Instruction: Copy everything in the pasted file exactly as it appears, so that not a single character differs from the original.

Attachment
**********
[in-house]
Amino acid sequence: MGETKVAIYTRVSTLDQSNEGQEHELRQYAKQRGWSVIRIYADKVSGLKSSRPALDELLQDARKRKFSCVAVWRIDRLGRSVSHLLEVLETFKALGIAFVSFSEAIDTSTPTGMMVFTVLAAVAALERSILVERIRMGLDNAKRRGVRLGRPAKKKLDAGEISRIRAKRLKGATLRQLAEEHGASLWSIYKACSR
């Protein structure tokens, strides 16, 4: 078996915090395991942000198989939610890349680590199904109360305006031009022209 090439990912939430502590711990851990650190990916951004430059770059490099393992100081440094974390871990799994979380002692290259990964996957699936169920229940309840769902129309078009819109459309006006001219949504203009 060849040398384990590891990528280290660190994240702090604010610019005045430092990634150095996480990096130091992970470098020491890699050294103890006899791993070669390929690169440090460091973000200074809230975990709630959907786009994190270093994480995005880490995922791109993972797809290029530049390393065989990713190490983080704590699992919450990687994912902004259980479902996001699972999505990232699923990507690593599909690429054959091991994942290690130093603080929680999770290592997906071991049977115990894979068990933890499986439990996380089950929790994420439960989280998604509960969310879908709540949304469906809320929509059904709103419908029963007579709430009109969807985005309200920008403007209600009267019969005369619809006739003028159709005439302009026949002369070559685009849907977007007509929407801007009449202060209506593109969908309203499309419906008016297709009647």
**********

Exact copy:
[in-house]
Amino acid sequence: MGETKVAIYTRVSTLDQSNEGQEHELRQYAKQRGWSVIRIYADKVSGLKSSRPALDELLQDARKRKFSCVAVWRIDRLGRSVSHLLEVLETFKALGIAFVSFSEAIDTSTPTGMMVFTVLAAVAALERSILVERIRMGLDNAKRRGVRLGRPAKKKLDAGEISRIRAKRLKGATLRQLAEEHGASLWSIYKACSR
């Protein structure tokens, strides 16, 4: 078996915090395991942000198989939610890349680590199904109360305006031009022209 090439990912939430502590711990851990650190990916951004430059770059490099393992100081440094974390871990799994979380002692290259990964996957699936169920229940309840769902129309078009819109459309006006001219949504203009 060849040398384990590891990528280290660190994240702090604010610019005045430092990634150095996480990096130091992970470098020491890699050294103890006899791993070669390929690169440090460091973000200074809230975990709630959907786009994190270093994480995005880490995922791109993972797809290029530049390393065989990713190490983080704590699992919450990687994912902004259980479902996001699972999505990232699923990507690593599909690429054959091991994942290690130093603080929680999770290592997906071991049977115990894979068990933890499986439990996380089950929790994420439960989280998604509960969310879908709540949304469906809320929509059904709103419908029963007579709430009109969807985005309200920008403007209600009267019969005369619809006739003028159709005439302009026949002369070559685009849907977007007509929407801007009449202060209506593109969908309203499309419906008016297709009647």